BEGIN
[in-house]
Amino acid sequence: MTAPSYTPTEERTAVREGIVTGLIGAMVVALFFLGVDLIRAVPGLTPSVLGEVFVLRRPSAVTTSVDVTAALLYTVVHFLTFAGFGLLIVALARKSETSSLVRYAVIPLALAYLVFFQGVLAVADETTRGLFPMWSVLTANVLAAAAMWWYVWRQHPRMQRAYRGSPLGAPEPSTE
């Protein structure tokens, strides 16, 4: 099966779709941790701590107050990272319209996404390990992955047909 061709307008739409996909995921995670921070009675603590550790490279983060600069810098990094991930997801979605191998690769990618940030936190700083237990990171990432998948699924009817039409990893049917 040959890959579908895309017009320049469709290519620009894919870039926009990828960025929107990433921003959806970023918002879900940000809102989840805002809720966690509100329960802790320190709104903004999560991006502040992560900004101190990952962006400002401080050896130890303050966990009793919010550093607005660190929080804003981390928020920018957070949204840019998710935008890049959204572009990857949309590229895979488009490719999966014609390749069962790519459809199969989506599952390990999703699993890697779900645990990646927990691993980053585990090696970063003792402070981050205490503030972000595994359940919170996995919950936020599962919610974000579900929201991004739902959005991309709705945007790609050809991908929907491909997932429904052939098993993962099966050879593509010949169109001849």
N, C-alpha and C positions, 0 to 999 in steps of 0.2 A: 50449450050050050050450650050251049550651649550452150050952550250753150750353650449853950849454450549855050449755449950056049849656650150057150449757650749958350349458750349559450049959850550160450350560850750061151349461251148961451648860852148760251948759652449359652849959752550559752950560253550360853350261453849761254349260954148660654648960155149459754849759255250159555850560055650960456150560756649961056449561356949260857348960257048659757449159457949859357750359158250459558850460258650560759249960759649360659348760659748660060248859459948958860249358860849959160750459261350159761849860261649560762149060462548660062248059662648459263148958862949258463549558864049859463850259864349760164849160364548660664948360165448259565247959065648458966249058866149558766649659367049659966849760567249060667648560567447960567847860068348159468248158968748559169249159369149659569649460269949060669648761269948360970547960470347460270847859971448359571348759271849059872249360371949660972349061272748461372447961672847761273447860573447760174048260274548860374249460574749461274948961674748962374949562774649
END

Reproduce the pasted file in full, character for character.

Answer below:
[in-house]
Amino acid sequence: MTAPSYTPTEERTAVREGIVTGLIGAMVVALFFLGVDLIRAVPGLTPSVLGEVFVLRRPSAVTTSVDVTAALLYTVVHFLTFAGFGLLIVALARKSETSSLVRYAVIPLALAYLVFFQGVLAVADETTRGLFPMWSVLTANVLAAAAMWWYVWRQHPRMQRAYRGSPLGAPEPSTE
């Protein structure tokens, strides 16, 4: 099966779709941790701590107050990272319209996404390990992955047909 061709307008739409996909995921995670921070009675603590550790490279983060600069810098990094991930997801979605191998690769990618940030936190700083237990990171990432998948699924009817039409990893049917 040959890959579908895309017009320049469709290519620009894919870039926009990828960025929107990433921003959806970023918002879900940000809102989840805002809720966690509100329960802790320190709104903004999560991006502040992560900004101190990952962006400002401080050896130890303050966990009793919010550093607005660190929080804003981390928020920018957070949204840019998710935008890049959204572009990857949309590229895979488009490719999966014609390749069962790519459809199969989506599952390990999703699993890697779900645990990646927990691993980053585990090696970063003792402070981050205490503030972000595994359940919170996995919950936020599962919610974000579900929201991004739902959005991309709705945007790609050809991908929907491909997932429904052939098993993962099966050879593509010949169109001849």
N, C-alpha and C positions, 0 to 999 in steps of 0.2 A: 50449450050050050050450650050251049550651649550452150050952550250753150750353650449853950849454450549855050449755449950056049849656650150057150449757650749958350349458750349559450049959850550160450350560850750061151349461251148961451648860852148760251948759652449359652849959752550559752950560253550360853350261453849761254349260954148660654648960155149459754849759255250159555850560055650960456150560756649961056449561356949260857348960257048659757449159457949859357750359158250459558850460258650560759249960759649360659348760659748660060248859459948958860249358860849959160750459261350159761849860261649560762149060462548660062248059662648459263148958862949258463549558864049859463850259864349760164849160364548660664948360165448259565247959065648458966249058866149558766649659367049659966849760567249060667648560567447960567847860068348159468248158968748559169249159369149659569649460269949060669648761269948360970547960470347460270847859971448359571348759271849059872249360371949660972349061272748461372447961672847761273447860573447760174048260274548860374249460574749461274948961674748962374949562774649